integrated methodological study on heat wave impact to outdoor workers and
the impacts of heat stress, the coping mechanism and adaptive measures to
respond to heat stress of poor unregistered migrants, and outdoor workers in
the city of Da Nang.
the knowledge, awareness and perceptions on heat wave risks, of the most
the influencing factors of the local people’s coping actions and perceptions.
key government policies and basic health services, that can be supportive of
enhancing the adaptive capacity of the most vulnerable groups.
recommendations to various stakeholders to enhance the adaptive capacity of the
vulnerable people in the city.
better protect health of vulnerable groups of workers in the context of heat
working condition as the consequences of increasing global temprature at
present and in the coming time, the research recommends a set of actions that should be
taken by different related stakeholders in Da nang city as well as in other
urban areas with similarity.
Climate Change and Health Workshop Conference in Ho Chi Minh City in
Centre for Community Health and Development in conjunction with the Hanoi
Medical University, HCMC Department of Natural resources and Environment,
British Embassy and International Federation of Red Cross and Red Crescent
Societies jointly hosted a conference in Ho Chi Minh City on “Climate Change Risks and Health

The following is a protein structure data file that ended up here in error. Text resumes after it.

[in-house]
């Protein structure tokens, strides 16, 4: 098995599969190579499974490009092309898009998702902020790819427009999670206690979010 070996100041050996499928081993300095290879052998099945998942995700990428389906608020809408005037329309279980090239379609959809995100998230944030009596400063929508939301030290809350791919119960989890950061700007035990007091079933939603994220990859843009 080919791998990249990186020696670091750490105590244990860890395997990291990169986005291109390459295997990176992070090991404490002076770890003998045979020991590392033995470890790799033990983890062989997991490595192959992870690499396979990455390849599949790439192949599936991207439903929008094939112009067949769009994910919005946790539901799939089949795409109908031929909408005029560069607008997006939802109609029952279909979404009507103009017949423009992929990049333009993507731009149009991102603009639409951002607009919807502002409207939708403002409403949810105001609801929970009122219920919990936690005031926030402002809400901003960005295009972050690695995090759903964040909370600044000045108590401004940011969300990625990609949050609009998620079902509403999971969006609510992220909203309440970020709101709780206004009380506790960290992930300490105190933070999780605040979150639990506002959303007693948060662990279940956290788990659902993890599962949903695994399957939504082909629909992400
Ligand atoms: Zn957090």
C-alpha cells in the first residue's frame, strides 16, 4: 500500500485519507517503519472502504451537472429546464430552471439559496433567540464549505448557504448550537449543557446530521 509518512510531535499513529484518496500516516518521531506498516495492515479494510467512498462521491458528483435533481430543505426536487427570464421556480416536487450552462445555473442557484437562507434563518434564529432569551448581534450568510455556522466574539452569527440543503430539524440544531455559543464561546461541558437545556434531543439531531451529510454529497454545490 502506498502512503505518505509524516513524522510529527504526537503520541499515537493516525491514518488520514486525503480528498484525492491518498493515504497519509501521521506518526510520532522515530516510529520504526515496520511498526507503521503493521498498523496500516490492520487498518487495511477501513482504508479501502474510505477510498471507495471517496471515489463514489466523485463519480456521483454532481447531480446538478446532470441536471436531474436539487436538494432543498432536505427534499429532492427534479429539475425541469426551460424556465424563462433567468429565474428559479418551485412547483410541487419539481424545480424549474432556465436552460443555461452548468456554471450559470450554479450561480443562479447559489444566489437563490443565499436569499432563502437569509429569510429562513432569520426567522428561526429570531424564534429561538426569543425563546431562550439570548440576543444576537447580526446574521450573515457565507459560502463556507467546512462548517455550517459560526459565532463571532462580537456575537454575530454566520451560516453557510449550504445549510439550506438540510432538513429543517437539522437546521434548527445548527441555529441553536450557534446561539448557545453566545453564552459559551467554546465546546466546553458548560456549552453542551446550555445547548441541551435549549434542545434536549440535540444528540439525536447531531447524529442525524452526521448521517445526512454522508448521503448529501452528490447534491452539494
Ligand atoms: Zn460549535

Impacts:Science, Policies, Adaptation in the Urban Contexts of Vietnam” on
November 13, 2012.
than 90 participants attended event and six presentations were made to share
experiences and research findings about the threats posed by flooding, health
and climate change, heat stress and the Vietnamese health sector’s climate
change response plan.
workshop agreed that rising sea levels, global warming and extreme weather
conditions had affected human health globally, with the poor being the most
vulnerable group. In urban areas, the most common climate-change phenomena are
an increase in temperatures and urban flooding.
The meeting heard that the Vietnamese government’s National
Action Plan included a focus on the healthcare sector as well as an emphasis on
raising public awareness about the effects of climate change. Issues such as
heat waves, waterborne/vector born disease and nutrition were focused on as
Heat stress vulnerability was also discussed with its
relationship to social dimensions such as economic status, occupations, gender
and age groups. It was noted that heat stress vulnerability was also related to
a lack of knowledge, risk perception and adaptation behaviour, understanding
knowledge and enforcement barriers to response. Research from Guangdong, China
was also presented at the workshop to share experiences on heat stress in
Flooding patterns until 2070 were also referenced,
with nearly 10,000 hectares in HCMC likely to be flooded.
The Vietnam Red Cross revealed their dengue fever research
and community-based resilience that emphasised the importance of working at a grassroots
level in training community responses to dengue fever and coping mechanisms.
The afternoon section featured technical group discussions on
health and climate change with the aim of identifying potential research topics
on health and climate change in the future in a Vietnamese context. Three topics
were raised as issues for government agencies, donors, research institutes and